Doosan Power and Steel Engineering to create 820 jobs
Expansion plans by two engineering firms could create 820 new jobs in Scotland's renewable energy sector.
Korean firm Doosan Power Systems is to locate a research centre in Renfrew employing up to 200 people.
It also wants to build a manufacturing plant in Scotland, creating up to 500 direct jobs and 1,000 supply-side jobs.
Renfrew-based Steel Engineering aims to double its 120 staff by opening a new plant and building a mini-port for ships on the River Clyde.
It's taken a lot of huffing and puffing, but at last the economic wind turbine is turning.
And it looks good for Clydeside that it has attracted four large multi-national firms to locate key bases there.
Mitsubishi and Scottish & Southern Energy have a joint centre for engineering excellence in Glasgow, Iberdrola has opted to put its international renewables planning centre near its ScottishPower subsidiary. Also from Spain, Gamesa has opted for Glasgow as a research base, while looking at Dundee for manufacturing and logistic support.
The biggest commitment so far is from Doosan Power Systems, a subsidiary of the vast Doosan conglomerate based in South Korea. It is new into the wind turbine business, though it's not new to green energy research, as a partner with Scottish & Southern Energy on early stages of commercialising carbon capture and storage.
The research and development centre comes first, with 500 jobs to follow in a turbine manufacturing plant. So far Scotland's only had one such plant, near Campbeltown, and it's had a troubled couple of years, with three owners. So Doosan's statement of intent is a sign that the green jobs potential and hopes may be moving towards reality.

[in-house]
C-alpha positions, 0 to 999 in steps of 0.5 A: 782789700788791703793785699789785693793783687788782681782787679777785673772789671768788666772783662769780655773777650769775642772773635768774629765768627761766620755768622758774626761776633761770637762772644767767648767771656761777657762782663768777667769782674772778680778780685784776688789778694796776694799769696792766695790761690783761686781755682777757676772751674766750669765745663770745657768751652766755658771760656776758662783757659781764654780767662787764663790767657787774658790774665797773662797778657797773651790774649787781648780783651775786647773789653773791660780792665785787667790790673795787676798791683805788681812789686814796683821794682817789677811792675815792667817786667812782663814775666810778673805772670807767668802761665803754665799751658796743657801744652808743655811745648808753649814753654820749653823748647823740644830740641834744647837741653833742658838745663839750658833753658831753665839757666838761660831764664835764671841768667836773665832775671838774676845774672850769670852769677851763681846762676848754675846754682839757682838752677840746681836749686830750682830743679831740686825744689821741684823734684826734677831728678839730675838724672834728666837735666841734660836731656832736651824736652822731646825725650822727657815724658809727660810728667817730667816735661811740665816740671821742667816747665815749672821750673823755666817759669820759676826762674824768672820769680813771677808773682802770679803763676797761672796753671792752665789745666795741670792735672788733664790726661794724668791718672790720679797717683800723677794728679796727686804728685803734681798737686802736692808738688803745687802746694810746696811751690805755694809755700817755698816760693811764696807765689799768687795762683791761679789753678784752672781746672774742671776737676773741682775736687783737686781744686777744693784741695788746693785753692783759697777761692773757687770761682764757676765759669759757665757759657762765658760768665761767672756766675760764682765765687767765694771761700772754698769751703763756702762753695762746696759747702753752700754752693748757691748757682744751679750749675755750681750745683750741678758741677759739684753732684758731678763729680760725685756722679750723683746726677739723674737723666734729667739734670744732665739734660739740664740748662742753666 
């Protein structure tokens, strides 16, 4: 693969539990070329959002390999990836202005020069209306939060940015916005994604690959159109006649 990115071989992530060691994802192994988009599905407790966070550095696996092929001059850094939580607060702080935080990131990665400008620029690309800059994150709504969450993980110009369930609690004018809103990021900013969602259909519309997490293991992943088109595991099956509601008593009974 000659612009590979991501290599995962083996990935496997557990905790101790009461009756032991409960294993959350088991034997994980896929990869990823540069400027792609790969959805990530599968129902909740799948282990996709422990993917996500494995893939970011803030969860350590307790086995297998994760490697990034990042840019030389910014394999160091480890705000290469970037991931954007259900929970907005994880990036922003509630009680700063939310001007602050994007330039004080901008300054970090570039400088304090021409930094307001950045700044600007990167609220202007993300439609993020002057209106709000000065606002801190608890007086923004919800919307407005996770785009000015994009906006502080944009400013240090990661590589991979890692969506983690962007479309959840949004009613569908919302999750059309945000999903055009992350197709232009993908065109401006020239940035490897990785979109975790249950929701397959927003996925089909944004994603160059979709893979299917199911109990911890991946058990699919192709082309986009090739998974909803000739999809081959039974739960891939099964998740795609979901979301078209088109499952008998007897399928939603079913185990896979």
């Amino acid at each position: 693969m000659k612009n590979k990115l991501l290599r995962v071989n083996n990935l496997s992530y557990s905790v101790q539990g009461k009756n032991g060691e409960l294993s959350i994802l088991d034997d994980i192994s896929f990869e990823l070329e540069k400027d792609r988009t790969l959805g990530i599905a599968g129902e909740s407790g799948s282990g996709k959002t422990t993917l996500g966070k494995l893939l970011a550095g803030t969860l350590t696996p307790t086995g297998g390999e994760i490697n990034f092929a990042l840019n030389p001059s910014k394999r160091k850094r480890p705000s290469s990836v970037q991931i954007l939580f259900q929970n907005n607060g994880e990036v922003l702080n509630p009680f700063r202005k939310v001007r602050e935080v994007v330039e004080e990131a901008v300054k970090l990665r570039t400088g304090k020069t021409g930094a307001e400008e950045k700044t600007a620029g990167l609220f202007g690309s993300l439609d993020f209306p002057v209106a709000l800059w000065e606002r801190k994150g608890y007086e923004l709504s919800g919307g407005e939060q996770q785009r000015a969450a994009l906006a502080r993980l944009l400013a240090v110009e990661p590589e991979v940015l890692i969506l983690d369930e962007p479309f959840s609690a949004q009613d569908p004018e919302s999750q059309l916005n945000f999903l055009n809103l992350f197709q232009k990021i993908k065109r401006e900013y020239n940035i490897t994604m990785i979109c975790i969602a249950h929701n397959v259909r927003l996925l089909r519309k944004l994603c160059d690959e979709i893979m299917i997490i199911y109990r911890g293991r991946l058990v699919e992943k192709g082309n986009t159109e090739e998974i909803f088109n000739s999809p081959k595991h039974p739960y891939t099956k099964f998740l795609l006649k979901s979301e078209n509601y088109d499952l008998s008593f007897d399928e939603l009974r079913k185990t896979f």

The jobs announcements were made by both companies, who were visited by First Minister Alex Salmond.
Doosan intends to locate its research and development centre for renewables at its current site at Westway in Renfrew, creating up to 200 jobs.
The Korean firm is also in talks with the business development agency, Scottish Enterprise, to set up manufacturing and assembly facilities in Scotland - its favoured location for wind turbine development and production.
Doosan expects its offshore wind plans in Scotland to create up to 1,700 new jobs.
The firm aims to directly recruit about 700 new staff, with a further 1,000 employed in associated supply companies.
In a separate announcement, Steel Engineering, which is also based at Westway in Renfrew, said it aimed to create 120 jobs by expanding its business servicing a range of clean energy sectors, including offshore wind, wave and tidal power.
The firm is getting a £1.8m government grant towards the £3m investment.
Steel Engineering is also in talks with Skills Development Scotland about developing a training school with Anniesland College in Glasgow.
This would aim to provide training tailored to the latest fabrication techniques, and welding procedures required by the renewables industry.
Mr Salmond said both announcements were "great news for Renfrew and for the wider Scottish economy".
He described the Doosan initiatives as "another great stride forward for the renewables industry in Scotland - which is now the chosen destination for three energy engineering giants to design their next generation of turbines to service the global offshore wind industry".
The first minister added: "Scotland also plays a key role in the energy industry supply chain and Steel Engineering are an excellent example of how Scottish companies with great experience servicing the offshore oil and gas industry have been building the renewables side of their business."